TODD: Which I think people where I was thought that that was a common trigger.

KATIE: Okay.

TODD: I may have had other migraines in my life but that’s the one that really stood out and ge -- you know, I generally suffer from occasional sinus headaches. To me, those seem easy to distinguish from that migraine I had.

KIM: Yeah, well in people that experience migraine, their brains are just -- they have the ability to tip into that migraine so they’re just more prone to it. So, it seems like there’s a lot of lifestyle factors that can help you lessen how migraine affects you. So, I don’t know Todd, maybe your brain does have the propensity to tip into that migraine and -- but you’ve got that clean living going on that’s --


That’s keeping you, keeping you.

TODD: Perhaps. My mother had suffered from migraines or with headaches anyway. I don’t know if they were migraines probably. She took a lot of aspirin I remember.

KIM: Yeah. And you know, I think that’s one thing. It’s hereditary. So, if your mother did indeed experience migraine, you probably do, or at least have the propensity to do so.

TODD: That’s interesting. Just because it seems so weird to me.

KIM: Yeah.

ZACH: But Kim, who did we talk to today about migraines and headaches?

KIM: We talked to Dr. Julia Jones, a neurologist here at Houston Methodist.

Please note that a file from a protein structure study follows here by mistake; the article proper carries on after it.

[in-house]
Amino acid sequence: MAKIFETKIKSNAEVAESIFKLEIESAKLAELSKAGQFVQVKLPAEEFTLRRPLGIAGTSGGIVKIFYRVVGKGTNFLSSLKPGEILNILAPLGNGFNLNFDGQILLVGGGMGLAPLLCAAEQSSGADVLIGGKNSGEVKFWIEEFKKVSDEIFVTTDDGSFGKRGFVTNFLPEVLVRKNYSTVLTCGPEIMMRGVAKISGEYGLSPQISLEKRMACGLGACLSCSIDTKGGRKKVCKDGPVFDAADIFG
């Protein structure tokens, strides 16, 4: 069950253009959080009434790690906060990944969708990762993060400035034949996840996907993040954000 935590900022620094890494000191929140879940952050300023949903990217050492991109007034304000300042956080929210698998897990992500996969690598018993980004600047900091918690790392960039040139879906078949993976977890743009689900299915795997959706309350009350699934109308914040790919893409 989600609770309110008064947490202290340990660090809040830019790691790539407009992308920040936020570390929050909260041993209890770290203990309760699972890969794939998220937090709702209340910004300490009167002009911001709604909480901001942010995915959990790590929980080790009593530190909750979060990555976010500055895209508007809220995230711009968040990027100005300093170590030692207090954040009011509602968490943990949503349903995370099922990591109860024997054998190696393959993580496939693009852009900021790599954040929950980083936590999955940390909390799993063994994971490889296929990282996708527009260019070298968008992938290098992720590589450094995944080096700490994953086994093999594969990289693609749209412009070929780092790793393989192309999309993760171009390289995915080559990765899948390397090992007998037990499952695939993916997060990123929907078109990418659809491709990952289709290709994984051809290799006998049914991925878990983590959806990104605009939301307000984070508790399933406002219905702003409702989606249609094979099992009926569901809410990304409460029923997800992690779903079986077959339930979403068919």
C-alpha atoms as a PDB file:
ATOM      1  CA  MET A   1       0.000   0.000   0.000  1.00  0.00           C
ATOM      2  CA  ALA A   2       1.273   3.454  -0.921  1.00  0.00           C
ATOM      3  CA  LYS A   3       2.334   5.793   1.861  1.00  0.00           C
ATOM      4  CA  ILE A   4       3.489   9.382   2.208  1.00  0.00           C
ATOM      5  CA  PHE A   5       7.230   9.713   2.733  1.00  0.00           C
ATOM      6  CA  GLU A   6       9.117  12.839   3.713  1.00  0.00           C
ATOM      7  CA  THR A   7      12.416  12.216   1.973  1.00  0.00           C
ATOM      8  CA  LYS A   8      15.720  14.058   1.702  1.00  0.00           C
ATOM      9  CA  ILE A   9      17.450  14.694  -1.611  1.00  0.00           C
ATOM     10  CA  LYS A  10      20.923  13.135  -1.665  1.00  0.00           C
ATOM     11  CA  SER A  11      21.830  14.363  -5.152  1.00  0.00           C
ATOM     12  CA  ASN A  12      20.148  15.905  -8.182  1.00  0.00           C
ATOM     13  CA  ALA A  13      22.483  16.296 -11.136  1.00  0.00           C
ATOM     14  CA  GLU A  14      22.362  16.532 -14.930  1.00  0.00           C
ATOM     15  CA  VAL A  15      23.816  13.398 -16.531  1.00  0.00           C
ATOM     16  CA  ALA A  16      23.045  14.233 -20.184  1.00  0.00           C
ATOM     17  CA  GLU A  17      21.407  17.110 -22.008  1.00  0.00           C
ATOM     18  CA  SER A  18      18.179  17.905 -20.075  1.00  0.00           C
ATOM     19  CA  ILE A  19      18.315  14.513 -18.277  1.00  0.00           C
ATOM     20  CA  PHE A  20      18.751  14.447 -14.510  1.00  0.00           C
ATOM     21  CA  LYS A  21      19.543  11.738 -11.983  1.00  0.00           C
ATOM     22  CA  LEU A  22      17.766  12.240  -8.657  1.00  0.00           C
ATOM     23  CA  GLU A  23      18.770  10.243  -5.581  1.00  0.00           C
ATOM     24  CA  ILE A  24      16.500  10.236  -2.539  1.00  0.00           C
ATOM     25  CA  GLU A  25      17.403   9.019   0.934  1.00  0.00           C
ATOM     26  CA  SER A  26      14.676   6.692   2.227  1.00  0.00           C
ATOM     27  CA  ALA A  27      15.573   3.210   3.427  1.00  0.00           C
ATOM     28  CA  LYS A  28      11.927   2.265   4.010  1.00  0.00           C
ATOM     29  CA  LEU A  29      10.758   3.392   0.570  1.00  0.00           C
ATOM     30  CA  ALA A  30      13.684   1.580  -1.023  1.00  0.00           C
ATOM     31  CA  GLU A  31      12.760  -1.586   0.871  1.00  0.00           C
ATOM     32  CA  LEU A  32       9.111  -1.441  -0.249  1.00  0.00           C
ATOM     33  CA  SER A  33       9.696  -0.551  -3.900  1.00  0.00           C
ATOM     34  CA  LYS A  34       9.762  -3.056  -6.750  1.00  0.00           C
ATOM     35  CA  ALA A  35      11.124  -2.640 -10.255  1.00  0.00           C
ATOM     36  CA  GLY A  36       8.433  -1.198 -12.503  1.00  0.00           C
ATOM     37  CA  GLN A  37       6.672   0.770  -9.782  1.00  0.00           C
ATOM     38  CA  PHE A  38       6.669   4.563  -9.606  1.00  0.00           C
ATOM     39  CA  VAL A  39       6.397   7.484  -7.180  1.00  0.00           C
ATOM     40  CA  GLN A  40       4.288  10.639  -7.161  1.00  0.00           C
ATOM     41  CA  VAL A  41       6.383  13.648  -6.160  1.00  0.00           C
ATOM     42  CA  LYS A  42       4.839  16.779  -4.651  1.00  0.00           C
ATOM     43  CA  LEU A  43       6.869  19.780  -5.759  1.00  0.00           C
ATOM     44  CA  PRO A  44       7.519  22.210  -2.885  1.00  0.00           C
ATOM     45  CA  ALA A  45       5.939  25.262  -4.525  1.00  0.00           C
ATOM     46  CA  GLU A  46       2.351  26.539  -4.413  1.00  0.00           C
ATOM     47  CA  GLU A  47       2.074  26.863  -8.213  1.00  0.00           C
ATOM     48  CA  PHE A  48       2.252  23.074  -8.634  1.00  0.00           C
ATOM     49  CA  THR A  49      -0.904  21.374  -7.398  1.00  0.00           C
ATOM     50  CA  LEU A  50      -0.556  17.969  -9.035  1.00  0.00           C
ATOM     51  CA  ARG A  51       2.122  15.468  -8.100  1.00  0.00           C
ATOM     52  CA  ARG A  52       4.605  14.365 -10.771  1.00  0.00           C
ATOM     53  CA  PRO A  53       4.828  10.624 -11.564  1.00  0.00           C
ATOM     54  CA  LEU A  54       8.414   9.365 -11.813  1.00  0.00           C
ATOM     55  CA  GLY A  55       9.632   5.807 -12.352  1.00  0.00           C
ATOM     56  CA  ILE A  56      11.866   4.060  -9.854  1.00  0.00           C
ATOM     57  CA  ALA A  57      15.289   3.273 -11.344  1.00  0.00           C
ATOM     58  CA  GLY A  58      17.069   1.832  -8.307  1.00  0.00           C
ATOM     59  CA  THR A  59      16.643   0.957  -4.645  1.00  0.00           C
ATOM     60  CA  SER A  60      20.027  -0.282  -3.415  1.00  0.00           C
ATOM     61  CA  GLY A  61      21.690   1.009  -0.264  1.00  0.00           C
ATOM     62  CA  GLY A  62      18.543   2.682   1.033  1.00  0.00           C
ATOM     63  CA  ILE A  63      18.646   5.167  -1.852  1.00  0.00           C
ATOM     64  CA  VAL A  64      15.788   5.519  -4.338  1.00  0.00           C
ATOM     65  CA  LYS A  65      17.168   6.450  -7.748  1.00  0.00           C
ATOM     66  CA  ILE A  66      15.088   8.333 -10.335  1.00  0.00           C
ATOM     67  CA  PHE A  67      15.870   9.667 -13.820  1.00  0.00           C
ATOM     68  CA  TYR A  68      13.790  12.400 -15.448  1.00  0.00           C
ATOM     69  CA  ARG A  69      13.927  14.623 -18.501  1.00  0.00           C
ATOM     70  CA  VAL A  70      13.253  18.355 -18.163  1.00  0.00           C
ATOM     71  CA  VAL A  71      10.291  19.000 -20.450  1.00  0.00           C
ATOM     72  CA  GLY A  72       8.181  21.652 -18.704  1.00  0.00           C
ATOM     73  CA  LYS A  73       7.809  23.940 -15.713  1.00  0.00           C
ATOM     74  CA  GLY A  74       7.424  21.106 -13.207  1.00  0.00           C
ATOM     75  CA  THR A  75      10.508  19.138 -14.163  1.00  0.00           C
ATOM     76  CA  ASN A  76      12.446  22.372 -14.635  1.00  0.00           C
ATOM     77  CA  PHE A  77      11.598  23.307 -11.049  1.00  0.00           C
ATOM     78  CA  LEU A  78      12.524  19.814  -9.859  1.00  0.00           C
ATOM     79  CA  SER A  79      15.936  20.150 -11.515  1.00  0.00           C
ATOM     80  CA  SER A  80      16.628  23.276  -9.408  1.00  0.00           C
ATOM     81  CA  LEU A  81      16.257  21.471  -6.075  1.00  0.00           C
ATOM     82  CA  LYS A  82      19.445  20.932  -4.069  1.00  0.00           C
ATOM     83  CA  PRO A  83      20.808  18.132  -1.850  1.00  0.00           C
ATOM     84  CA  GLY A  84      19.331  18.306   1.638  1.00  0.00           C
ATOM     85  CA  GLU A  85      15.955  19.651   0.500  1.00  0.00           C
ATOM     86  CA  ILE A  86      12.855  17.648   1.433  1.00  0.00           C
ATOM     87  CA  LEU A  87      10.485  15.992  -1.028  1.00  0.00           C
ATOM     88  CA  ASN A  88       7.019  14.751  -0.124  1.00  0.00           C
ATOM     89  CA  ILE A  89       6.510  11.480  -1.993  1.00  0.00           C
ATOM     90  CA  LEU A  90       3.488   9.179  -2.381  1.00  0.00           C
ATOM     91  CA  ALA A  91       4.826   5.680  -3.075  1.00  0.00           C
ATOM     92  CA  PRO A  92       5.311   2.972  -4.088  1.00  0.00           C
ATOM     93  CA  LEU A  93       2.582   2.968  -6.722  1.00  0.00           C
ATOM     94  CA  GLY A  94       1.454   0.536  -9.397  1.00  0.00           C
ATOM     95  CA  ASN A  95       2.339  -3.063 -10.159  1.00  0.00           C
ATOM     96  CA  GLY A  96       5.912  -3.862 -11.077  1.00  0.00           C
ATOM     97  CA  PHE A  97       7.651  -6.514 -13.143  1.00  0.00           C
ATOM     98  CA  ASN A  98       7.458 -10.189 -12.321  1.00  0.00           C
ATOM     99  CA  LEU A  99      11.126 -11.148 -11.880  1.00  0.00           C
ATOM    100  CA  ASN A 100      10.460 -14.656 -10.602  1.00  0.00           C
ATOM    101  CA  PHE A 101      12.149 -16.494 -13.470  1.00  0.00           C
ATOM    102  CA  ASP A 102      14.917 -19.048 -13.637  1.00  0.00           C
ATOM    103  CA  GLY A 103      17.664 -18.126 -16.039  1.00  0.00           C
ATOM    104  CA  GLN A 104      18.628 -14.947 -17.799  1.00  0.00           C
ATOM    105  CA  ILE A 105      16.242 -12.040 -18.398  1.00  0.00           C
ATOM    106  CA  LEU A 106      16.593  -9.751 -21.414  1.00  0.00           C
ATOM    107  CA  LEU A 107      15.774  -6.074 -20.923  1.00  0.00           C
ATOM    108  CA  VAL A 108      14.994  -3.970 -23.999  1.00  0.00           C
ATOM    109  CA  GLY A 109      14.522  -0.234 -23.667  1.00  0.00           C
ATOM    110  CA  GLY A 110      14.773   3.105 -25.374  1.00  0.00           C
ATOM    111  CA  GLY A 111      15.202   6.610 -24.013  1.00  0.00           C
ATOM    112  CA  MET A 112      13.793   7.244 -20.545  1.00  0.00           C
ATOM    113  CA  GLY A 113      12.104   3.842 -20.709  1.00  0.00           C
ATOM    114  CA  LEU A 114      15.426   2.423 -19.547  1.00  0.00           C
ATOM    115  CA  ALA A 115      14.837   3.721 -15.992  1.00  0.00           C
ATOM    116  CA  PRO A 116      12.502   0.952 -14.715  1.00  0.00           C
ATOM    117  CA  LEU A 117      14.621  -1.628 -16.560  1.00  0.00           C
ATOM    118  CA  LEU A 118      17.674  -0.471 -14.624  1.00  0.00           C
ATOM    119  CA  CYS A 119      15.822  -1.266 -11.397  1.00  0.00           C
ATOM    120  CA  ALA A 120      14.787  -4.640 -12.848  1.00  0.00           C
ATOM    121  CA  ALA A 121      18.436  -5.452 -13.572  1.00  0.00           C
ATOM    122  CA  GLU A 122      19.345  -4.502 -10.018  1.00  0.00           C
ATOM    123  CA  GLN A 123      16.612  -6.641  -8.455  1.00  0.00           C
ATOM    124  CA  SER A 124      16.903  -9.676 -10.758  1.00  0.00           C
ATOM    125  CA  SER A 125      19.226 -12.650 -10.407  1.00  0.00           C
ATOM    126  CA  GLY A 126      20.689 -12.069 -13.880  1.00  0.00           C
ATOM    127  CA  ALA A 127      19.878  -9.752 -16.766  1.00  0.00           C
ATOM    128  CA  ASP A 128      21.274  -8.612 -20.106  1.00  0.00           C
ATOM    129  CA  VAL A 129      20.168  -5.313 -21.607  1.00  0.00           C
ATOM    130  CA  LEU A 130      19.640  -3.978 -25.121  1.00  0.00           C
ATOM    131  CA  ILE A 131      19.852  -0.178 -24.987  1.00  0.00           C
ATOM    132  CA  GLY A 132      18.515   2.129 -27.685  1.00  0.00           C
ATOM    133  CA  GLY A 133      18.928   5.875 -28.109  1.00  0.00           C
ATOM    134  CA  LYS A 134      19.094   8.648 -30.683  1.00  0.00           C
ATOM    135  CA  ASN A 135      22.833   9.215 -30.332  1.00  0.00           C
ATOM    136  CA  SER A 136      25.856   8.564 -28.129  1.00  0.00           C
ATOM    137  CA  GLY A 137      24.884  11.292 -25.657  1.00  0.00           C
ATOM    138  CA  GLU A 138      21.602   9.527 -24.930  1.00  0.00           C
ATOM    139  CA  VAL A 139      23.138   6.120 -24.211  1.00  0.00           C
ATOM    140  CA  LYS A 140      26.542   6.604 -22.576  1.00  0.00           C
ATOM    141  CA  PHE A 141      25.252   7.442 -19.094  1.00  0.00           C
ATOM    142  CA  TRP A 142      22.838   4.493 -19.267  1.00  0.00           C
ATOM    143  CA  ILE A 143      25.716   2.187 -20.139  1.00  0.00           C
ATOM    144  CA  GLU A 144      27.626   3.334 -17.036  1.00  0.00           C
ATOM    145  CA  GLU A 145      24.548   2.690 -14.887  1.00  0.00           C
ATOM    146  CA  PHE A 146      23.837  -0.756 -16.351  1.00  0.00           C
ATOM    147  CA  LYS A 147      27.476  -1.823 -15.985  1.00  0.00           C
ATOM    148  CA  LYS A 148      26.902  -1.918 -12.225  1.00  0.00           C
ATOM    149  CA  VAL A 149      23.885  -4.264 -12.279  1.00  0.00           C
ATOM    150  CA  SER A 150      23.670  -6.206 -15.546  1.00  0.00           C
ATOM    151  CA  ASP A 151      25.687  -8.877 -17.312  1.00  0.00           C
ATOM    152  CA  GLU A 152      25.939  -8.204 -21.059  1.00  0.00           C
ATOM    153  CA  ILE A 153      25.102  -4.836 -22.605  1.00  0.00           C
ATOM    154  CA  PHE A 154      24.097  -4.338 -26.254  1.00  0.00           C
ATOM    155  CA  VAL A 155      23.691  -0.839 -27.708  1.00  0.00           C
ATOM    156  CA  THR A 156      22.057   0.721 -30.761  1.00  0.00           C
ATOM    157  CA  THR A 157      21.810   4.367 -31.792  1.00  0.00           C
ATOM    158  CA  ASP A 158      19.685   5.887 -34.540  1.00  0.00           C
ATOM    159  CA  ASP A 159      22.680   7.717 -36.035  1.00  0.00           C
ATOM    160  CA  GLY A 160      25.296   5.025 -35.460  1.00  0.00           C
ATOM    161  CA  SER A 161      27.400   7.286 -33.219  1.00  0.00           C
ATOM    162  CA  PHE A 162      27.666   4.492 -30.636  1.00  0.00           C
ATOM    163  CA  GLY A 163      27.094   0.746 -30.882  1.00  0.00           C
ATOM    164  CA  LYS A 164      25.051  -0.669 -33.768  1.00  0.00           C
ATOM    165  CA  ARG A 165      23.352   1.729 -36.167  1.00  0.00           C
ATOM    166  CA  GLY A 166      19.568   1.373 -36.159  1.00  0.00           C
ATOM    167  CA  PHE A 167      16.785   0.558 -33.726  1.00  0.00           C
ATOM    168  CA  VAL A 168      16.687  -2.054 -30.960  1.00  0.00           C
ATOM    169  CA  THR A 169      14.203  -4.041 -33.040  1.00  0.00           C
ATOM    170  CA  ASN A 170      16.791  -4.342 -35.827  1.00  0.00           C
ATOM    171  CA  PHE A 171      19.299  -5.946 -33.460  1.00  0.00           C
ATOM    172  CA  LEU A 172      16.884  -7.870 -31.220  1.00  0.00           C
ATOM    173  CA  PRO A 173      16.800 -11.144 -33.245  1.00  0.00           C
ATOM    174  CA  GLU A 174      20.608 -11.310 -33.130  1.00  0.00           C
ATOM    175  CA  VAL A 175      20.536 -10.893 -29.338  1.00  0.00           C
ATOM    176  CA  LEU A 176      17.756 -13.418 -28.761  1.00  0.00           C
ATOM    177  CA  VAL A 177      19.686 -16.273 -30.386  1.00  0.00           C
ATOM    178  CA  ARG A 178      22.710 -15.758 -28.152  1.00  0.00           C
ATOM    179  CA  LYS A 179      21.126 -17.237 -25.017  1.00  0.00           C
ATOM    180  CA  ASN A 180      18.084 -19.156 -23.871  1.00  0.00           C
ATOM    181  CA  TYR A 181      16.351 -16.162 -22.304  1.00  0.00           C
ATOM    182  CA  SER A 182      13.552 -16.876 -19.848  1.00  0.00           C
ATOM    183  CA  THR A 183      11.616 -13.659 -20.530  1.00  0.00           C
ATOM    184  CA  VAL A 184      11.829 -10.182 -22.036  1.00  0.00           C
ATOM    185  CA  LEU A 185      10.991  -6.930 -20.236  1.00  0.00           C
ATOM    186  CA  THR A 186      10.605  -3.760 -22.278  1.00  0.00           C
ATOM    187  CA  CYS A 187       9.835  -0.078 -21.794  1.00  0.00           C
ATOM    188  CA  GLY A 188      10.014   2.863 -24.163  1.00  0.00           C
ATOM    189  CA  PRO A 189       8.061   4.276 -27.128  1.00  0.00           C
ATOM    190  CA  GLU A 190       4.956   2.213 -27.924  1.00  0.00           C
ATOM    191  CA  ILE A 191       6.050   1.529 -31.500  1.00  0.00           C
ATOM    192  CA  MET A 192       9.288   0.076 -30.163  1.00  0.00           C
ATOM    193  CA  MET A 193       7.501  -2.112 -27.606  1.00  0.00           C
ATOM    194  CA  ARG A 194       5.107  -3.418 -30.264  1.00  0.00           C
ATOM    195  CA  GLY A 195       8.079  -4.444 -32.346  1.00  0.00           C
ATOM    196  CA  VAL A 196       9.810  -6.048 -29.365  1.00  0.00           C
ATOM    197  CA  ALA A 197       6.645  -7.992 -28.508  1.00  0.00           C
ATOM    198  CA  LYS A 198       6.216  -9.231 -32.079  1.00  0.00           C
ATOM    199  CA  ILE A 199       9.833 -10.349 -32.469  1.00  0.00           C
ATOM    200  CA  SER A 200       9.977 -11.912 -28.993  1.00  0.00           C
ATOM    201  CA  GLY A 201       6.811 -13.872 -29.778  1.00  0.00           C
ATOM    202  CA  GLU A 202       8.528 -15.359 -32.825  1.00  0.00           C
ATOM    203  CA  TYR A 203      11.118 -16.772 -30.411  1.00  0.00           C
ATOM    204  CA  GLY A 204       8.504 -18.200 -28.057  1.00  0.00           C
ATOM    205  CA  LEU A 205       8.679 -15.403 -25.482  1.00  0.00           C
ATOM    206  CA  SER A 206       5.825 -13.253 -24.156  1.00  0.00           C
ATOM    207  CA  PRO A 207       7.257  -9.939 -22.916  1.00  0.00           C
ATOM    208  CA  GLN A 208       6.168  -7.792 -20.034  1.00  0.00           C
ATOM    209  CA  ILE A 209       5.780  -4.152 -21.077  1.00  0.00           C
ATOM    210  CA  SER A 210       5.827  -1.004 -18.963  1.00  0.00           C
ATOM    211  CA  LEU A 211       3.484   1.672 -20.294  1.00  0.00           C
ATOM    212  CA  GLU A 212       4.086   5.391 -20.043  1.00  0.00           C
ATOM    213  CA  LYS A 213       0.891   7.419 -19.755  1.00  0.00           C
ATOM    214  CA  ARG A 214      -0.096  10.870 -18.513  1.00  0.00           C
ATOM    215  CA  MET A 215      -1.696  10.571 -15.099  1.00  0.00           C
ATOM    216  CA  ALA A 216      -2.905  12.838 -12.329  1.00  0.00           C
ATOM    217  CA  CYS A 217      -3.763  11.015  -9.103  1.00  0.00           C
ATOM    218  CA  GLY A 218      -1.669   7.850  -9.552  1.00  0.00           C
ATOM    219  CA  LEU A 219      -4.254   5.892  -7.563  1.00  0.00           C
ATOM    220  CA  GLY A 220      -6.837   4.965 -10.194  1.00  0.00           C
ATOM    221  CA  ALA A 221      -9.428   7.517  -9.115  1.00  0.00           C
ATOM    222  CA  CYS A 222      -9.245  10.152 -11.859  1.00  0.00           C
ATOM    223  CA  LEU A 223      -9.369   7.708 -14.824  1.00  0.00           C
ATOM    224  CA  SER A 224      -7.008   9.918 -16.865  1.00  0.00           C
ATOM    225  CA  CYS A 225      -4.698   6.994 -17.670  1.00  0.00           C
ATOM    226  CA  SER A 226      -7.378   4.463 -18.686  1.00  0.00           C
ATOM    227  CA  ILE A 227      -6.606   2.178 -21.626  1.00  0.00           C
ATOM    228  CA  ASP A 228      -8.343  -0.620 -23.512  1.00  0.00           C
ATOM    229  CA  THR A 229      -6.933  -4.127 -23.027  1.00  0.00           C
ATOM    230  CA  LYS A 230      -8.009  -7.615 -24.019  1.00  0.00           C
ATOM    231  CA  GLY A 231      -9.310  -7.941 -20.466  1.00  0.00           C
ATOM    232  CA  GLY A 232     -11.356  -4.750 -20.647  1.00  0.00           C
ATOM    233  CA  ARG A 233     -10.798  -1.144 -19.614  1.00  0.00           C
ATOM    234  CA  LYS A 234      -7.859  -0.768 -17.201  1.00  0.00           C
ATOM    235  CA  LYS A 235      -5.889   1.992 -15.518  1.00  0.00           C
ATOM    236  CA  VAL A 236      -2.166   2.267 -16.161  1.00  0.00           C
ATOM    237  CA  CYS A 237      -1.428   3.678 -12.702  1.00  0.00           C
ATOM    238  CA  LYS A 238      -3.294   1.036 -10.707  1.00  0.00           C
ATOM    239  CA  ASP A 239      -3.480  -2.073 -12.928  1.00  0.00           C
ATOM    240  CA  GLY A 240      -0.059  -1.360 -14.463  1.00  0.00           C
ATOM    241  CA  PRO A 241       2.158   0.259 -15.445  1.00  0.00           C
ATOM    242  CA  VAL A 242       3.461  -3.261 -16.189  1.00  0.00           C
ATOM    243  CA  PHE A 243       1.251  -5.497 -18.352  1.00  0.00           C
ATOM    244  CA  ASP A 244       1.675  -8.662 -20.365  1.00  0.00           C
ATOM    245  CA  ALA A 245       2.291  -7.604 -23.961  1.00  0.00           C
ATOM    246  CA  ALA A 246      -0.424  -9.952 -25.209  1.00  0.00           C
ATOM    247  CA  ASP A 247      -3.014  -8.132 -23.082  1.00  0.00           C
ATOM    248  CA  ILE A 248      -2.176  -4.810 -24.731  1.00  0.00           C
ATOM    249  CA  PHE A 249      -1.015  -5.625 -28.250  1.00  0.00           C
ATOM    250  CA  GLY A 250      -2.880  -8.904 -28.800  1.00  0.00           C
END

[Sound effect signaling beginning of interview]

KIM: We’re here with Dr. Julia Jones, neurologist with Houston Methodist. Dr. Jones, thank you so much for being with us today.

DR. JULIA JONES: Thank you for having me.

KIM: So, in my experience I’ve heard people use the word migraine when they actually mean severe headache, or bad headache, or, “My head’s killing me.” And as a person who experiences migraine, I know there’s a distinction, but I also know that headache can be as painful to the person that’s experiencing them. And even though they might not have the right words to express what’s happening to them. So, I’d like to start by asking some definitions. What is a headache, and what is a migraine, and where is there overlap?

DR. JONES: So, a migraine is a primary type of headache, and we define a migraine by certain criteria. You have to have at least five headaches. They usually have moderate intensity, interfere with activities. When you walk around, cough, or sneeze, aggravates the headache. You have to have some degree of light or noise sensitivity or nausea. So, we define migraine by those criteria, and they are genetic. Now a headache could mean many different things. It could be whamo! The frying pan hit my head. Worst headache of life, and that would be suspicious for a subarachnoid hemorrhage related to a cerebral aneurysm rupture. So, there are different headaches. But the primary headaches: cluster, migraine, tension type headaches, or -- are defined by those criteria. But there are -- headaches have ominous features sudden onset, severe, progressive, and obviously have other causes.